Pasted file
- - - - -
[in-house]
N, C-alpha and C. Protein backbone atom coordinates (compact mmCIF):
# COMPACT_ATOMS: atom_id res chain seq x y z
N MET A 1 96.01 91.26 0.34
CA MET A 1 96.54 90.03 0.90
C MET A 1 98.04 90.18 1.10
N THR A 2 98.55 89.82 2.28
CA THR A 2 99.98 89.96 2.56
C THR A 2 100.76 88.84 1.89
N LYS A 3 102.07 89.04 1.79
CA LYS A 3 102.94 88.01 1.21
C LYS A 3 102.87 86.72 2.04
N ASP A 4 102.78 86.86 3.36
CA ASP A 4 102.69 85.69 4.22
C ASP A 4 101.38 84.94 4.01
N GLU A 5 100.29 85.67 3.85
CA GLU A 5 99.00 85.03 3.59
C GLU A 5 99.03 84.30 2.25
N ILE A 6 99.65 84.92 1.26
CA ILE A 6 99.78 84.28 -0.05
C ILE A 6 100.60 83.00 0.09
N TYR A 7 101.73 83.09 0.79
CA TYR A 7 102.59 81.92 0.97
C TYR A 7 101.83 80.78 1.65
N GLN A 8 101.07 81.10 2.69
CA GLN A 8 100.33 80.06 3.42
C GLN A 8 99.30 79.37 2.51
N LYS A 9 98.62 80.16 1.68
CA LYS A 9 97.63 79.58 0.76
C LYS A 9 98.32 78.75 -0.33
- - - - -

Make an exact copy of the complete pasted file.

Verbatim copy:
[in-house]
N, C-alpha and C. Protein backbone atom coordinates (compact mmCIF):
# COMPACT_ATOMS: atom_id res chain seq x y z
N MET A 1 96.01 91.26 0.34
CA MET A 1 96.54 90.03 0.90
C MET A 1 98.04 90.18 1.10
N THR A 2 98.55 89.82 2.28
CA THR A 2 99.98 89.96 2.56
C THR A 2 100.76 88.84 1.89
N LYS A 3 102.07 89.04 1.79
CA LYS A 3 102.94 88.01 1.21
C LYS A 3 102.87 86.72 2.04
N ASP A 4 102.78 86.86 3.36
CA ASP A 4 102.69 85.69 4.22
C ASP A 4 101.38 84.94 4.01
N GLU A 5 100.29 85.67 3.85
CA GLU A 5 99.00 85.03 3.59
C GLU A 5 99.03 84.30 2.25
N ILE A 6 99.65 84.92 1.26
CA ILE A 6 99.78 84.28 -0.05
C ILE A 6 100.60 83.00 0.09
N TYR A 7 101.73 83.09 0.79
CA TYR A 7 102.59 81.92 0.97
C TYR A 7 101.83 80.78 1.65
N GLN A 8 101.07 81.10 2.69
CA GLN A 8 100.33 80.06 3.42
C GLN A 8 99.30 79.37 2.51
N LYS A 9 98.62 80.16 1.68
CA LYS A 9 97.63 79.58 0.76
C LYS A 9 98.32 78.75 -0.33